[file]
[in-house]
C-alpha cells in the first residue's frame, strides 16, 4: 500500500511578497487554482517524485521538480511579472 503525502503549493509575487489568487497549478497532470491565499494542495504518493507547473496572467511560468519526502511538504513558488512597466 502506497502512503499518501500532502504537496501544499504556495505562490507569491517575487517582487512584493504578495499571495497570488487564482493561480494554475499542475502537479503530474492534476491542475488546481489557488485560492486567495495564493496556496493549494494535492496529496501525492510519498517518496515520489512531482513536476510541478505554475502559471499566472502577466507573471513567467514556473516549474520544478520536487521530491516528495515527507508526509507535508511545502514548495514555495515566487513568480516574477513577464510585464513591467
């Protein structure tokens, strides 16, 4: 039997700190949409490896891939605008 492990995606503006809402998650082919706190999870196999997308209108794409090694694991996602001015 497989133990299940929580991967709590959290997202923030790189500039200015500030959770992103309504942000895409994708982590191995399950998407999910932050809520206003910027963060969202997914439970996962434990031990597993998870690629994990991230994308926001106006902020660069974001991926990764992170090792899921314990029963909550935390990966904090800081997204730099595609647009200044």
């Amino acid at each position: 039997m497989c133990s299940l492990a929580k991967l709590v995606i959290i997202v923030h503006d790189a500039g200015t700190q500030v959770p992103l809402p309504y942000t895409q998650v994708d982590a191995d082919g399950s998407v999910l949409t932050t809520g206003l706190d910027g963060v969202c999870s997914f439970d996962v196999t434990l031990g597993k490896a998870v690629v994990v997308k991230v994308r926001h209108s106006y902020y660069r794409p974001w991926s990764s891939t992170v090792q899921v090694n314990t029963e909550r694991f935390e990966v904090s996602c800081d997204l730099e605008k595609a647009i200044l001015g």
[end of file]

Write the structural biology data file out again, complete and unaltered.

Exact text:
[in-house]
C-alpha cells in the first residue's frame, strides 16, 4: 500500500511578497487554482517524485521538480511579472 503525502503549493509575487489568487497549478497532470491565499494542495504518493507547473496572467511560468519526502511538504513558488512597466 502506497502512503499518501500532502504537496501544499504556495505562490507569491517575487517582487512584493504578495499571495497570488487564482493561480494554475499542475502537479503530474492534476491542475488546481489557488485560492486567495495564493496556496493549494494535492496529496501525492510519498517518496515520489512531482513536476510541478505554475502559471499566472502577466507573471513567467514556473516549474520544478520536487521530491516528495515527507508526509507535508511545502514548495514555495515566487513568480516574477513577464510585464513591467
């Protein structure tokens, strides 16, 4: 039997700190949409490896891939605008 492990995606503006809402998650082919706190999870196999997308209108794409090694694991996602001015 497989133990299940929580991967709590959290997202923030790189500039200015500030959770992103309504942000895409994708982590191995399950998407999910932050809520206003910027963060969202997914439970996962434990031990597993998870690629994990991230994308926001106006902020660069974001991926990764992170090792899921314990029963909550935390990966904090800081997204730099595609647009200044």
């Amino acid at each position: 039997m497989c133990s299940l492990a929580k991967l709590v995606i959290i997202v923030h503006d790189a500039g200015t700190q500030v959770p992103l809402p309504y942000t895409q998650v994708d982590a191995d082919g399950s998407v999910l949409t932050t809520g206003l706190d910027g963060v969202c999870s997914f439970d996962v196999t434990l031990g597993k490896a998870v690629v994990v997308k991230v994308r926001h209108s106006y902020y660069r794409p974001w991926s990764s891939t992170v090792q899921v090694n314990t029963e909550r694991f935390e990966v904090s996602c800081d997204l730099e605008k595609a647009i200044l001015g």